More than two weeks after it was revealed that it was infected by malware that stole customers' transaction data, the retailing chain Home Depot Inc. admitted this week that up to 56 million payment cards in the United States and Canada could have been compromised – the largest such breach on record.
The company has not replied to Globe and Mail requests for a breakdown of how many of those cards are held by Canadian customers.
Saskatchewan lawyer Tony Merchant, who has filed a class-action claim against Home Depot, says his lawsuit is on behalf of as many as four million Canadian customers.
According to Brian Krebs, the cyber-security expert who first made the breach public, investigators believe that it potentially affected 1,700 stores in the United States and 112 in Canada.
Mr. Krebs reported that the investigation initially focused on customers who used the self-checkout kiosks of Home Depot's retail stores.
What customers should do
At this point, customers are only advised to review their card statements carefully and alert the financial institution that issued the card should there be suspicious transactions.
Home Deport said there is no sign that debit personal identification numbers were compromised or that customers who shopped online were affected.
Customers whose cards were compromised will not be responsible for fraudulent charges, Home Depot said, pledging that either the company or the issuing financial institution would cover those payments.
Home Depot has offered free identity theft protection and credit monitoring to any customer who used a payment card at a store since the breach began in April.
Mr. Merchant, however, said "what they are offering … is almost nothing and very little in value."
The identity theft insurance in the package offered to Canadians – from credit bureau Equifax – has an upper limit of $50,000. In the United States, the insurance in the package from AllClear covers up to $1-million.
Paula Drake, a Home Depot spokeswoman, said the $50,000 maximum is the "best available coverage offered by the [credit] bureaus in Canada." There are "regulatory and market differences" between the two countries that account for the contrast, Ms. Drake said.
A timing issue
Home Depot says it was not aware of the problem until nearly five months after the breach first started in April.
The problem was first made public on Sept. 2 by Mr. Krebs.
It was only on that morning, Home Depot said, that the company was alerted by banks and law enforcement that "there was some unusual activity connected to our payment systems."
According to Mr. Krebs, bank security experts who monitor the trade of stolen cards had noticed that an underground online reseller was promoting a sale of two new sets of stolen cards.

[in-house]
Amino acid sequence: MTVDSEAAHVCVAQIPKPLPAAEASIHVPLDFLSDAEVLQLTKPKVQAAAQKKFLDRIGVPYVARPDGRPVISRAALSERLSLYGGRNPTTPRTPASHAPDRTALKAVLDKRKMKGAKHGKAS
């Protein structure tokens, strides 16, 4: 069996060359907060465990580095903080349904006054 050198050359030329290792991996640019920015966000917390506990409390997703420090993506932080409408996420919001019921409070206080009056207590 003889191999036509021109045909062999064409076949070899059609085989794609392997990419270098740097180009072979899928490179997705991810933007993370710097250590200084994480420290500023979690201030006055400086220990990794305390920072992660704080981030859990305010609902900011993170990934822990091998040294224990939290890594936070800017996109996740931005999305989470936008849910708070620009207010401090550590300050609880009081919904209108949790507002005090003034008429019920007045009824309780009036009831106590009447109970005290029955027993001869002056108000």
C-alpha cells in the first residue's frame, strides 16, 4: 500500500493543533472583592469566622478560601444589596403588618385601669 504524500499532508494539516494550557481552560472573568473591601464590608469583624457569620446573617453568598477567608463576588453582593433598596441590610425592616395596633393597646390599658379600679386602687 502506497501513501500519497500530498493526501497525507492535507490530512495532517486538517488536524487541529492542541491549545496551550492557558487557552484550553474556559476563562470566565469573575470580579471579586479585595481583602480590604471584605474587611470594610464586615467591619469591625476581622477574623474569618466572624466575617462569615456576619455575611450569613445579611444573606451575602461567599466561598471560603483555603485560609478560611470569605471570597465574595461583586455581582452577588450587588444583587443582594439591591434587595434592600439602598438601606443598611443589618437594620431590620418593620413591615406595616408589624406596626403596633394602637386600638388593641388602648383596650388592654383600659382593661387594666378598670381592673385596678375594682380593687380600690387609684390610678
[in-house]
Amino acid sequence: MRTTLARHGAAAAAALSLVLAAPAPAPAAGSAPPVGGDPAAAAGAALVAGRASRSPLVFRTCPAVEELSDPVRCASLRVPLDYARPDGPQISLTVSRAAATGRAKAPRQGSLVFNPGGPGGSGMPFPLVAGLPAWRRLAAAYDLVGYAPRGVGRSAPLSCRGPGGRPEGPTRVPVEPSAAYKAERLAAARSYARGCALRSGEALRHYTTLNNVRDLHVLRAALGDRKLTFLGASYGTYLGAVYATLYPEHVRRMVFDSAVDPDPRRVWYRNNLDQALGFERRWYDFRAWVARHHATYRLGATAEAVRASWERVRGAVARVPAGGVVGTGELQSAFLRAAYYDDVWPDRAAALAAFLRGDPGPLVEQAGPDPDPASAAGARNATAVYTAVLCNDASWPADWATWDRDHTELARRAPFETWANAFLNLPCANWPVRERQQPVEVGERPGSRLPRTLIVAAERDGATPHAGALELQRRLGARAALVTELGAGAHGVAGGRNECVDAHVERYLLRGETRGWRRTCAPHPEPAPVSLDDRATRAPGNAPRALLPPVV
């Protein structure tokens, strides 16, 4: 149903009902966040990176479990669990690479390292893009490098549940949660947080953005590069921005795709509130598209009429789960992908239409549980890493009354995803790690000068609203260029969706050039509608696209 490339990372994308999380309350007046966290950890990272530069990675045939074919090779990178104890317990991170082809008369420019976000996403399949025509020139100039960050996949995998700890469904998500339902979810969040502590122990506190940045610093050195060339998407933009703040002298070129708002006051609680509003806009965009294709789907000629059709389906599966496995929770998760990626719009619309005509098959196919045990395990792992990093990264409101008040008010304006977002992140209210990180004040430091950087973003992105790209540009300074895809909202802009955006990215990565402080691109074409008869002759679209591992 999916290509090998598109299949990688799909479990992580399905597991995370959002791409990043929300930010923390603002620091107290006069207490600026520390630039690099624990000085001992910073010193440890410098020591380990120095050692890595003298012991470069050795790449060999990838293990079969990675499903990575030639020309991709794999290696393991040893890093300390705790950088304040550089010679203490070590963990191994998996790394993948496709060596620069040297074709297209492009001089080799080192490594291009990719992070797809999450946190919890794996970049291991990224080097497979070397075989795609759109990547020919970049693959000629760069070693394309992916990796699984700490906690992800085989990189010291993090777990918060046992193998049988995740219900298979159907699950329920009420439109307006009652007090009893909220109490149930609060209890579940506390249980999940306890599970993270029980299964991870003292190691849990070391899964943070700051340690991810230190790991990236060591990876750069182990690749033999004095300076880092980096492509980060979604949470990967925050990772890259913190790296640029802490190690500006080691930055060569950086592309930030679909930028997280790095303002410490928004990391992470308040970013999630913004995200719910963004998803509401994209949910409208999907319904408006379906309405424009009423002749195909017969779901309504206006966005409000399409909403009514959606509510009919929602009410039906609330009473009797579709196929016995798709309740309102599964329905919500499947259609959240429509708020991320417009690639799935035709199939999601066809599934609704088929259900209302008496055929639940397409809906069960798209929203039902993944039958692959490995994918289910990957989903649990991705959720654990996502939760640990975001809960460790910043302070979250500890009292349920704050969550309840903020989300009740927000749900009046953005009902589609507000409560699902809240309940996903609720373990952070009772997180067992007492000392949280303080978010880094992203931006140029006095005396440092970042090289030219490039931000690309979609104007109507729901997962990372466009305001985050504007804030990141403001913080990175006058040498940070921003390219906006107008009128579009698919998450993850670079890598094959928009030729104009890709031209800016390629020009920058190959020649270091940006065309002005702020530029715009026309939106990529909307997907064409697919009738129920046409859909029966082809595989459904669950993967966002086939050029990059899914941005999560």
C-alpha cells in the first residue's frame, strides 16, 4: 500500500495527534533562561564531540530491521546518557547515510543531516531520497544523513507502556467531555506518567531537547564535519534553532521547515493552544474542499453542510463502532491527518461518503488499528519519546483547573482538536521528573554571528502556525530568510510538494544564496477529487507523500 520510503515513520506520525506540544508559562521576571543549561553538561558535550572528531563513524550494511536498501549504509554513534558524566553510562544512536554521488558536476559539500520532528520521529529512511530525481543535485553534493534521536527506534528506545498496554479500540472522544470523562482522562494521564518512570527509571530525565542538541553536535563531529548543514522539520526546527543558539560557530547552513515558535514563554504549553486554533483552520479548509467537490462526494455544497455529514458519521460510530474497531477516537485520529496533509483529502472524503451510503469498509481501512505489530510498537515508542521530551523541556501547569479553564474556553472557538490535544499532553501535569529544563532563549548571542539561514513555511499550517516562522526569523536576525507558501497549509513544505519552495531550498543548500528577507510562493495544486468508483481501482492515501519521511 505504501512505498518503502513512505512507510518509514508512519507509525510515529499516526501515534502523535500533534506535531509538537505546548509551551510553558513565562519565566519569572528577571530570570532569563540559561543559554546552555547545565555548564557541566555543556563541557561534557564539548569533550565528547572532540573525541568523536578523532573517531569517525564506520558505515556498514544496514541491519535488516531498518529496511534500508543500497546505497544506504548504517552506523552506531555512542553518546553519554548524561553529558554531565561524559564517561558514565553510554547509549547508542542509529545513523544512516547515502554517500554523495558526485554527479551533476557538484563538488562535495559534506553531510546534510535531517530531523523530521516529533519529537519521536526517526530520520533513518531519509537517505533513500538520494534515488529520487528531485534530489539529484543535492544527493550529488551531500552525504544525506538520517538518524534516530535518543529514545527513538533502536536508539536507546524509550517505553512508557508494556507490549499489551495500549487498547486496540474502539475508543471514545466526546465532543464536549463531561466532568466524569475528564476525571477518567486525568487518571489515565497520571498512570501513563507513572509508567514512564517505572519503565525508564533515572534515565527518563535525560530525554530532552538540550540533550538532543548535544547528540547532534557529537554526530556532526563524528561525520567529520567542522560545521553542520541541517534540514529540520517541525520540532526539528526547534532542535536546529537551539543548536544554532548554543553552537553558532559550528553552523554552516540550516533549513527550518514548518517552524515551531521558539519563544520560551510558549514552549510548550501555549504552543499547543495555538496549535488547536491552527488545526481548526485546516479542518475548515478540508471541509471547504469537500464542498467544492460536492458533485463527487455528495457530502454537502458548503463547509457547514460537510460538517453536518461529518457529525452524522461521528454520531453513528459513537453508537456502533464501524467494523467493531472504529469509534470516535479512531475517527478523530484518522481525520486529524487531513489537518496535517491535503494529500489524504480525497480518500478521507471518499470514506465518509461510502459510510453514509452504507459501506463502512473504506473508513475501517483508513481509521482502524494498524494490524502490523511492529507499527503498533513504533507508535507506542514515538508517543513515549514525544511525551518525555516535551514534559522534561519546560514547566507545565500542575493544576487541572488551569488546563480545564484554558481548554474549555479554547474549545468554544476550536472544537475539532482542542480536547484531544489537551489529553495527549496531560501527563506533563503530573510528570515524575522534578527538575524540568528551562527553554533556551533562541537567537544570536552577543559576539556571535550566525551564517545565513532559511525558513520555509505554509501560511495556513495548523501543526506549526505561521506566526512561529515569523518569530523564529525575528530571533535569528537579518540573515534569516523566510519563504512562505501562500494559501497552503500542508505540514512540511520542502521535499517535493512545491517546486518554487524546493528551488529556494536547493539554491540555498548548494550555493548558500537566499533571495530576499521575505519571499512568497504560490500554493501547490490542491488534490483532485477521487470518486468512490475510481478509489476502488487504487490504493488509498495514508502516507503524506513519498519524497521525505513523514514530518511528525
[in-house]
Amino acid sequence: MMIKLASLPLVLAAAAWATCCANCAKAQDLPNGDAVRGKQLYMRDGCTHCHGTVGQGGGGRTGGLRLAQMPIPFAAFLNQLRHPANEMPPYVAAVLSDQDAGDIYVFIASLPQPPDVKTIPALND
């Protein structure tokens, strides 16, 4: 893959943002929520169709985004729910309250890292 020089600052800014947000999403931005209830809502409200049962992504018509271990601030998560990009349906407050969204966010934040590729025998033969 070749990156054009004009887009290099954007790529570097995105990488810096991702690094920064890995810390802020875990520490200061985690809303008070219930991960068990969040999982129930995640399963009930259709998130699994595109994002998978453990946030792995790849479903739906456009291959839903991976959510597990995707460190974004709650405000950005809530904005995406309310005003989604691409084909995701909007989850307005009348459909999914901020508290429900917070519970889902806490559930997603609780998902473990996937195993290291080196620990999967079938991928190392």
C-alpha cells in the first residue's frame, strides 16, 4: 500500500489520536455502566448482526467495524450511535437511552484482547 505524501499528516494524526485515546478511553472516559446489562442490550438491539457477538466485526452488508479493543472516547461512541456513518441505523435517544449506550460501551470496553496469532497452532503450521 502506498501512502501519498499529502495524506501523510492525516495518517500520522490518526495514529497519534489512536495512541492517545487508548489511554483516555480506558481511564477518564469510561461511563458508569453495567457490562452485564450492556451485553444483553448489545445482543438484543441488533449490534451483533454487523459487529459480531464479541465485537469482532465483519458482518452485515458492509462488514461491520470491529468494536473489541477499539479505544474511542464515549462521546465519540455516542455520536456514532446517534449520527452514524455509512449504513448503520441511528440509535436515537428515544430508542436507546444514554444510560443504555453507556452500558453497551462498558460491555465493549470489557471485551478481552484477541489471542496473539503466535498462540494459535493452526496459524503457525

Six days later, Home Depot confirmed that the payment-data systems at its U.S. and Canadian stores had been breached. The company said Thursday, 10 days afterward, that it had eliminated the malware from its computer networks.
The delays are cited by litigators in the United States and Canada, who are moving to file class-action lawsuits on behalf of customers.
Already, on Sept. 4, a class-action complaint was filed in Georgia, where the company has its corporate headquarters.
"They weren't telling people until Brian Krebs broke the story at the beginning of September," Mr. Merchant told The Globe and Mail. "An awful lot of people have spent [money] at Home Depot in the last six months, and every one of them is at risk."
The American court claim also cites the delays.
"Home Depot failed to uncover and disclose the extent of the breach and notify its affected customers of the breach in a timely manner, preventing [customers] from protecting themselves," said the complaint filed in Northern Georgia U.S. District Court.
Who was behind the hack?
The stolen cards were being resold online under two batches, one labelled "European Sanctions" and the other "American Sanctions," in an apparent reference to trade sanctions levelled against Russia for its actions in Ukraine.
Both Mr. Krebs and the security firm Trend Micro suspect that Home Depot's troubles were caused by a variant of a Russian-developed malware known as BlackPOS, which is believed to be also behind the cyber-attacks against point-of-sales terminals of the American retailers Target and Neiman Marcus.
According to the California-based computer security company IntelCrawler, BlackPOS was created in the spring of 2013 by a young Russian hacker living in St. Petersburg, who used the nickname is Ree4.
However, Josh Grunzweig, principal security consultant for the Australian tech company Nuix, said the evidence was not conclusive.
"The number and degree of variances between these two samples are a clear indication that they were more than likely coded by different people," Mr. Grunzweig wrote on his company blog.
He concluded that "many details have not yet been made public, so at this point in time, your guess is as good as mine."